The company's S-1 lays the groundwork for what is widely expected to be one of the largest initial public offerings of the year, second only to Uber's IPO in May. It's also...Technologyread more
Fraud investigator Harry Markopolos' accusations extended beyond GE's management to actuaries, auditors and analysts who he claims overlooked billions in liabilities.Marketsread more
Trump's tweet comes a day after Apple put out a press release describing the money it spends on U.S.-based suppliers and vendors.Technologyread more
CNBC combed through Wall Street research to see which stocks are still a buy after their earnings reports.Marketsread more
President Donald Trump held a call on Wednesday with the CEOs of three major U.S. banks, according to people with knowledge of the situation.Marketsread more
Despite aggressive strides, Waymo needs one thing before their self-driving cars become a seriously useful transportation system: people. We talked to the ones closest to it.Technologyread more
Scientists say the smoke plumes, filled with megatons of tiny, harmful particles, could travel to other areas of the world and cause serious respiratory problems for people.Weather & Natural Disastersread more
Some Weight Watchers loyalists applaud Kurbo by WW. But nutritionists worry Kurbo promotes an unhealthy relationship with food during an especially impressionable time.Health and Scienceread more
Benefits from what President Trump called "the biggest reform of all time" to the tax code have dwindled to a faint breeze just 20 months after its enactment, writes John...Politicsread more
Epstein, 66, was found in his cell in Manhattan federal lockup Saturday morning and transferred to a nearby hospital, where he was subsequently pronounced dead.Politicsread more
Air travelers faced delays at U.S. airports on Friday afternoon after a computer issue snarled processing of international arrivals.Airlinesread more
Alphabet's Wing Aviation unit on Tuesday got the okay to start delivering goods by drone in Virginia later this year, making the sister unit of search engine Google the first company to get U.S. air carrier certification, the Federal Aviation Administration said.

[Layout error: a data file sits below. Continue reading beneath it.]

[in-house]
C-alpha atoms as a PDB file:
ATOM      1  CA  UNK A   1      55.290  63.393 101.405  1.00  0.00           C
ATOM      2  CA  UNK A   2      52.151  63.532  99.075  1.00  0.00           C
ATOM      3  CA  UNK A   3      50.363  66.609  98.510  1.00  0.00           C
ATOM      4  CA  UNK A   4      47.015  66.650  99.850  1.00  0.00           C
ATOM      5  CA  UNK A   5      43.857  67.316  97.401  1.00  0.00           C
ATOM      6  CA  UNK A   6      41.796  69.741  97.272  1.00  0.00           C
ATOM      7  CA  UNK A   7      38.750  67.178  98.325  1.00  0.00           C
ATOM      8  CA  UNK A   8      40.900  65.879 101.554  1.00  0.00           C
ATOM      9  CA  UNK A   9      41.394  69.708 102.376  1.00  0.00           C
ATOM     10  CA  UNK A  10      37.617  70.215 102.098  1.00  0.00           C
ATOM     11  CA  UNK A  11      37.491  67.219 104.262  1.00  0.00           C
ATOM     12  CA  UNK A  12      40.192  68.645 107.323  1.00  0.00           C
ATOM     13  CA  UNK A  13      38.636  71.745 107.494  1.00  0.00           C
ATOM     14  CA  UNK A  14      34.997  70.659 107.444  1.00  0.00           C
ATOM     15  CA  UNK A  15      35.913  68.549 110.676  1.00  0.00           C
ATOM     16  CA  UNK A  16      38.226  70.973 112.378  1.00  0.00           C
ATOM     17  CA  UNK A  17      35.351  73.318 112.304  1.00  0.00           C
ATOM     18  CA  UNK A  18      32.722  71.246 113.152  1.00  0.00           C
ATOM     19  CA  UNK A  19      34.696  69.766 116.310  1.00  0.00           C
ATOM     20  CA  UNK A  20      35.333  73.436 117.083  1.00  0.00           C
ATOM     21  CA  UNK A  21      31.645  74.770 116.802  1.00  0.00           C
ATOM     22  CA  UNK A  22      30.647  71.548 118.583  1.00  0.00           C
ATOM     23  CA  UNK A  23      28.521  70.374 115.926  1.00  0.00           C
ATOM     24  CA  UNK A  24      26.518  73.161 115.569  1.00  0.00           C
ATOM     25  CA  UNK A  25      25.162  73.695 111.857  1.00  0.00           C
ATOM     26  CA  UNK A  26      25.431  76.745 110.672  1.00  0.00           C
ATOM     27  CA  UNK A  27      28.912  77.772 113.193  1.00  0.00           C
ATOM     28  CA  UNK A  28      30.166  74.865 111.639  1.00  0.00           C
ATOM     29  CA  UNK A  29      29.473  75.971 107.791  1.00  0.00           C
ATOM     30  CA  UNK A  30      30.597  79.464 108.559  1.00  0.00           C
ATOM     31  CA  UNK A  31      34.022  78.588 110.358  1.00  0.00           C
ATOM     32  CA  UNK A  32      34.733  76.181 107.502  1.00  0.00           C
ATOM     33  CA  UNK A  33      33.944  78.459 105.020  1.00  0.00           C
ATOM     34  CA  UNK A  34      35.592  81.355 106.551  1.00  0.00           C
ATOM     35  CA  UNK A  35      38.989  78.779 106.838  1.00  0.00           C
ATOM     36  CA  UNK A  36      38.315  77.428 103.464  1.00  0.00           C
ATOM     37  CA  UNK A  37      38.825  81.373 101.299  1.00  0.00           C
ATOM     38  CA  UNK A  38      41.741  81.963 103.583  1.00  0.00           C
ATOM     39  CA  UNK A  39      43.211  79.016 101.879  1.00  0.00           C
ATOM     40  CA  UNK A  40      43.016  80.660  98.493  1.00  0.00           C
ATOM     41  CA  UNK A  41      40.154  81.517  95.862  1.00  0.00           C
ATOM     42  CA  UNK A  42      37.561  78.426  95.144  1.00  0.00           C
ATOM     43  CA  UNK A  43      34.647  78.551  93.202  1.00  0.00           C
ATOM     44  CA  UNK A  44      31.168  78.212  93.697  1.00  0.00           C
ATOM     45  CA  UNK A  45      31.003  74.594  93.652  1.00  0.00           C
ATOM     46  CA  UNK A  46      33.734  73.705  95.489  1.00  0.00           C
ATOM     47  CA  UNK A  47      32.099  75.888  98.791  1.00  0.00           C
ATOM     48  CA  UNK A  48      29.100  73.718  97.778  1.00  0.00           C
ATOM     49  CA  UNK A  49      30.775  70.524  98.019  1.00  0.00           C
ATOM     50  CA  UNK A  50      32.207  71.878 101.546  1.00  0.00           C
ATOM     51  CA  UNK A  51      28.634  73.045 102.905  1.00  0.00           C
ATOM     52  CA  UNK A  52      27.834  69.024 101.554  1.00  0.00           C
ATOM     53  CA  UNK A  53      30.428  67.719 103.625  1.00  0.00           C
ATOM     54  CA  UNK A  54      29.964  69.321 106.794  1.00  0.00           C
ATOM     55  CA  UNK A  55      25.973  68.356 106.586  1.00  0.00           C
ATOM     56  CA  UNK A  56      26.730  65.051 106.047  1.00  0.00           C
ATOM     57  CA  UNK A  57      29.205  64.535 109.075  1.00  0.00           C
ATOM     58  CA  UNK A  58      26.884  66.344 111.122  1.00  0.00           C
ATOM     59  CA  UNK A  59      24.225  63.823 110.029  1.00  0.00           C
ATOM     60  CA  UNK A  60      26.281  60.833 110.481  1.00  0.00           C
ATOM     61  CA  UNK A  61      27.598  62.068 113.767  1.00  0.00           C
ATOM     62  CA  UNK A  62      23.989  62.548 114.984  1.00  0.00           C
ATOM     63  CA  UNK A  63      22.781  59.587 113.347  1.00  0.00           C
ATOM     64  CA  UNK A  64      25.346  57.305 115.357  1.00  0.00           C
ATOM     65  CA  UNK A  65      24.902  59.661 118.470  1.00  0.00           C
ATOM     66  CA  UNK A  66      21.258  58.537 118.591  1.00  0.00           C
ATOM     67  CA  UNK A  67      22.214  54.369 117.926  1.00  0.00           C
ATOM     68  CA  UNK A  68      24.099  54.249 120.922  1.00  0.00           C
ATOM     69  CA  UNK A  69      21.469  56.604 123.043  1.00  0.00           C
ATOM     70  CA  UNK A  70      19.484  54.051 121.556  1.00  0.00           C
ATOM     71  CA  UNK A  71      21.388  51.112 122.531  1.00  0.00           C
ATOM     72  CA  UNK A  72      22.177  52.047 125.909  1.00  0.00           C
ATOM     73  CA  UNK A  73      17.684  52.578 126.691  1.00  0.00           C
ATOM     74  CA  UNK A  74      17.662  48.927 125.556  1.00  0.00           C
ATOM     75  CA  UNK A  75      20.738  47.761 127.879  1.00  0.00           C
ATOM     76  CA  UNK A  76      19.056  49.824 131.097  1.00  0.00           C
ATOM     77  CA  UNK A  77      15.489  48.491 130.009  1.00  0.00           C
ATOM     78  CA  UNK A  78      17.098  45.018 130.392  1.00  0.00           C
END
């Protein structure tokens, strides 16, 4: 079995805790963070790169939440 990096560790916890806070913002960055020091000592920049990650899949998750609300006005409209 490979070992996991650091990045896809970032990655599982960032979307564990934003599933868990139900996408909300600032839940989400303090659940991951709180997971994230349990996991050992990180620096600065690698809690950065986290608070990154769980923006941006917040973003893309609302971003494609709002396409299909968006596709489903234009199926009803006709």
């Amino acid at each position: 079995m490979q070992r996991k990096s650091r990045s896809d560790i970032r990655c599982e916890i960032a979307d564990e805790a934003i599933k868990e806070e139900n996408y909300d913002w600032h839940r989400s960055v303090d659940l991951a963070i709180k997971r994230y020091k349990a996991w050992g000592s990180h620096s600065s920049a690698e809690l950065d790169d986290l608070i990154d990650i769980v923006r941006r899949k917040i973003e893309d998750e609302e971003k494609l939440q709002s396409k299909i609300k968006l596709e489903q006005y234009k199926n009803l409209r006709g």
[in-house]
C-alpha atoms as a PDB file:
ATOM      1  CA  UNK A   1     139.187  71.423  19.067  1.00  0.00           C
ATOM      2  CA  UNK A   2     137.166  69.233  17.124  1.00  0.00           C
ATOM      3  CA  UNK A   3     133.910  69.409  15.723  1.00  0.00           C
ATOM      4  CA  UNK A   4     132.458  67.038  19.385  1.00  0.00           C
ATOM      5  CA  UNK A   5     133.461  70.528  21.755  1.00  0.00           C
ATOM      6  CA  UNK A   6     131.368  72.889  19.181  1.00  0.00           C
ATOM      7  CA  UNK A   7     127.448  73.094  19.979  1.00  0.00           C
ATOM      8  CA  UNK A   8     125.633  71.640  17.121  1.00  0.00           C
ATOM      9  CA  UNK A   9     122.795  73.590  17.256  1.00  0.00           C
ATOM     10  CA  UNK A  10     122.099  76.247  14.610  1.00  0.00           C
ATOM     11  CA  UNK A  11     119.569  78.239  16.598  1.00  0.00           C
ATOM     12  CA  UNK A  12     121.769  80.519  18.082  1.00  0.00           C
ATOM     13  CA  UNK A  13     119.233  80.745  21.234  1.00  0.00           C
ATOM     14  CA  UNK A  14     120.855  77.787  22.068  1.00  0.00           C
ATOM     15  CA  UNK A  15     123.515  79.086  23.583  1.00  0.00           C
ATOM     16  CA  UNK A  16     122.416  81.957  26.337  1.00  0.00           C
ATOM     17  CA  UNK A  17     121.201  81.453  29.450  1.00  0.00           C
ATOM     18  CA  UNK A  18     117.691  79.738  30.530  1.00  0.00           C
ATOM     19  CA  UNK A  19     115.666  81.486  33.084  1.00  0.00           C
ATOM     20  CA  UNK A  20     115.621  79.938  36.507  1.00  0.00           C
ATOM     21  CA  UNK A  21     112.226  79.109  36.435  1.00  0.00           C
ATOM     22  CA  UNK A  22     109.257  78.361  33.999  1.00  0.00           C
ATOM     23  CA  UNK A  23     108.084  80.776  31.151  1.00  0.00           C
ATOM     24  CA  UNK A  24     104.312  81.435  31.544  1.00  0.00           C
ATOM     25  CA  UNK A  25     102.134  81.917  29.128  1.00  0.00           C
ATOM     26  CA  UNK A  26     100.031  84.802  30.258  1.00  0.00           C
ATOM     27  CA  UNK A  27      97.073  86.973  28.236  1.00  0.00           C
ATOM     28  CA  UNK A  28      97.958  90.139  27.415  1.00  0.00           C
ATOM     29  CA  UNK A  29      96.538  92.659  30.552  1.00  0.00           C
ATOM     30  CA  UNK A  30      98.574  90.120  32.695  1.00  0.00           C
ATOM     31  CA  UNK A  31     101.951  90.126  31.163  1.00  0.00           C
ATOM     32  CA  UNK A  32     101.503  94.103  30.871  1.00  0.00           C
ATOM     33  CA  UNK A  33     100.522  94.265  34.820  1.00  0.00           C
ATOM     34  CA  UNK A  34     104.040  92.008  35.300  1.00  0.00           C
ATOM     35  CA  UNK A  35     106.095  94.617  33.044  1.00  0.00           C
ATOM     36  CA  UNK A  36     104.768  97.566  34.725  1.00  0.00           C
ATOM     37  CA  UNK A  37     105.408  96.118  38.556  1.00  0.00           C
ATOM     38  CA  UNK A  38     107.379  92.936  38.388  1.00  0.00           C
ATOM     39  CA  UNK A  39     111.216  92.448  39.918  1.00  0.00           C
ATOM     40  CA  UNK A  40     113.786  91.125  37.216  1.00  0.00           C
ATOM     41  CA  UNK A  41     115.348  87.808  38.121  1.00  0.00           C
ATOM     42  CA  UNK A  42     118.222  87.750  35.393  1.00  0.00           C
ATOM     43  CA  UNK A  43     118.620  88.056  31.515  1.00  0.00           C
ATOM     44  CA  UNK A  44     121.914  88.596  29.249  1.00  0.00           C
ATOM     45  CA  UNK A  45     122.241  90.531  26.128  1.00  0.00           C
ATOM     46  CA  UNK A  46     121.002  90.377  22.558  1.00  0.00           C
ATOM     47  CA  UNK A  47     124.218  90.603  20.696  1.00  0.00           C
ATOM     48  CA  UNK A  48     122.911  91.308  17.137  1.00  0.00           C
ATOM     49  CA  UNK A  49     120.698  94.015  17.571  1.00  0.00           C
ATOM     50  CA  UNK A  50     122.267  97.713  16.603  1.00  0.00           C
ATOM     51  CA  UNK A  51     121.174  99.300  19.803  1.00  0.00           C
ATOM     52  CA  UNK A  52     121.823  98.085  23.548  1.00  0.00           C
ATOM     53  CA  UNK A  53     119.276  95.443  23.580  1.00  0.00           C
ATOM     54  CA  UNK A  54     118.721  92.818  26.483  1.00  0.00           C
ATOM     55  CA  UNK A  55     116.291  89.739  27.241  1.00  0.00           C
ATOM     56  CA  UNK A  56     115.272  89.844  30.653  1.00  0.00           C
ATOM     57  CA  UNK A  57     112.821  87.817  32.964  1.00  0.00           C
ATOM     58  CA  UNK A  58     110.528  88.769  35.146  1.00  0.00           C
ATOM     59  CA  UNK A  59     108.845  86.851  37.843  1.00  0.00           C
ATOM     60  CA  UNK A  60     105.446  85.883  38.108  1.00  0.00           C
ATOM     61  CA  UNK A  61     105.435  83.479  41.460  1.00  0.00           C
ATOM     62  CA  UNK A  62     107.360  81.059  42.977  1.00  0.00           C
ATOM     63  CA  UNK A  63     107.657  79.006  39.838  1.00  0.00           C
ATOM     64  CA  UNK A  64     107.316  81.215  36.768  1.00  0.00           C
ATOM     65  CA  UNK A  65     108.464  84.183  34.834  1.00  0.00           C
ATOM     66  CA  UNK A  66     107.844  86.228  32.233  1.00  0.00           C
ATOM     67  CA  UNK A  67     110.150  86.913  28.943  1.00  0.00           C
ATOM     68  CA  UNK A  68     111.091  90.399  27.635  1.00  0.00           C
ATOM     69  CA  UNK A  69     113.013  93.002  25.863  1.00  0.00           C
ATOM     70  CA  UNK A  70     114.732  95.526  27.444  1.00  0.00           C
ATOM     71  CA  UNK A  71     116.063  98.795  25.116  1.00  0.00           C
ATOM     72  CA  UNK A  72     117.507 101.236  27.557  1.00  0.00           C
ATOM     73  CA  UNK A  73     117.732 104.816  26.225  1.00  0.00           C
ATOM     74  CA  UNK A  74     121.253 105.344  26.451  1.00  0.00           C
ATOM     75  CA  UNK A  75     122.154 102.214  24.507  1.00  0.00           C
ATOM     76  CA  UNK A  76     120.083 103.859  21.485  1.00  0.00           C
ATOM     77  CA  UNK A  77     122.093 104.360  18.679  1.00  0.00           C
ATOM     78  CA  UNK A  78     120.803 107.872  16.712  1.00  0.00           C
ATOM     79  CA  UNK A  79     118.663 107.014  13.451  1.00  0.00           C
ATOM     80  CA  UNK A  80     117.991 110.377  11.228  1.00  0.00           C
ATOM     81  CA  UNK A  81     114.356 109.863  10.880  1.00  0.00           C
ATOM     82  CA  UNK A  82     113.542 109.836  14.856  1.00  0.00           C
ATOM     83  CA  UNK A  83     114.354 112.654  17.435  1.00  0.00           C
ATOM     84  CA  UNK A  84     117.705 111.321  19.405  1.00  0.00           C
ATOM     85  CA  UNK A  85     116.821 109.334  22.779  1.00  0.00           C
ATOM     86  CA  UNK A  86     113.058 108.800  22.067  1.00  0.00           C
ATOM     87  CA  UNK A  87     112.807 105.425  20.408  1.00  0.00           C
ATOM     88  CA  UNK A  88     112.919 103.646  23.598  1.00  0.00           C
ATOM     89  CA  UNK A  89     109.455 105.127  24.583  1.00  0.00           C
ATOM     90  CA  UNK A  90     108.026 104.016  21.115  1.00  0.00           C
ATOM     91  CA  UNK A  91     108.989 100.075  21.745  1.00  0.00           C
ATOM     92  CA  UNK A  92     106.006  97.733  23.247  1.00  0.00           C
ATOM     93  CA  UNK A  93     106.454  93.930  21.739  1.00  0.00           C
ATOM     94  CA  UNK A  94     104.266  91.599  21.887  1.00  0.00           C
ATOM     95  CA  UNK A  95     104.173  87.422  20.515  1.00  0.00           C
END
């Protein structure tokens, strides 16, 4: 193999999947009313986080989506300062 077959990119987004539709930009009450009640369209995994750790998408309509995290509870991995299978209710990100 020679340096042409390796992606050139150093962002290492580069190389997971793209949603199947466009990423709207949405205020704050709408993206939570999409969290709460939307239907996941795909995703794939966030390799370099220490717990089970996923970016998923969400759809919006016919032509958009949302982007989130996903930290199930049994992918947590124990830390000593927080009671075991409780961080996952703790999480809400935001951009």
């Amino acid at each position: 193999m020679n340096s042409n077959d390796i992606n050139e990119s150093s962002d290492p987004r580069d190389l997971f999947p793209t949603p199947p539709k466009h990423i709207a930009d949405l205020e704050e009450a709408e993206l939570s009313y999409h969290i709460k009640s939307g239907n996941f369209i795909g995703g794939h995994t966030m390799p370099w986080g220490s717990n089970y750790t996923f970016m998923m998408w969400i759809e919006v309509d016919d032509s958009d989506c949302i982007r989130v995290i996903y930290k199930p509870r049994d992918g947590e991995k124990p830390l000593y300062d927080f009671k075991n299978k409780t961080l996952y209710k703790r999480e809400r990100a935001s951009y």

This means Wing can begin a commercial service delivering goods from local businesses to homes, which includes flights beyond visual line of site and over people, the FAA and Wing said. Wing Aviation plans to start commercial package delivery in Blacksburg, Virginia, later this year.
Wing partnered with the Mid-Atlantic Aviation Partnership and Virginia Tech as one of the participants in the Transportation Departments Unmanned Aircraft Systems Integration Pilot Program.
"This is an important step forward for the safe testing and integration of drones into our economy. Safety continues to be our Number One priority as this technology continues to develop and realize its full potential, said U.S. Transportation Secretary Elaine Chao.
The certification is good for two years, the FAA said. One pilot can operate up to five drones at once and only during the day. Drones cannot carry hazardous materials or hover over people, the FAA said.
The FAA said Wing demonstrated that its operations met the agency's safety requirements, based on extensive data and documentation, as well as thousands of safe flights conducted in Australia. Wing plans to reach out to the local community before it begins a food delivery trial in order to gather feedback, the FAA said.
Wing has recently begun commercial air delivery service in the north of Canberra, Australia, and is also about to begin its first trial in Europe, delivering to homes in Helsinki, Finland.
Wing said its data shows a lower risk to pedestrians from drone deliveries than the same trip made by car.
In May 2018, Chao announced approval for 10 projects to help assess how to regulate drones and integrate them safely into U.S. air space. The United States has lagged other countries in experimentation with drones, something the program hopes to correct.
In January, the FAA proposed rules that would allow drones to operate over populated areas and end a requirement for special permits for night use. The FAA is also considering moving ahead with additional rules in response to public safety and national security concerns as it works to integrate drones with airplane traffic.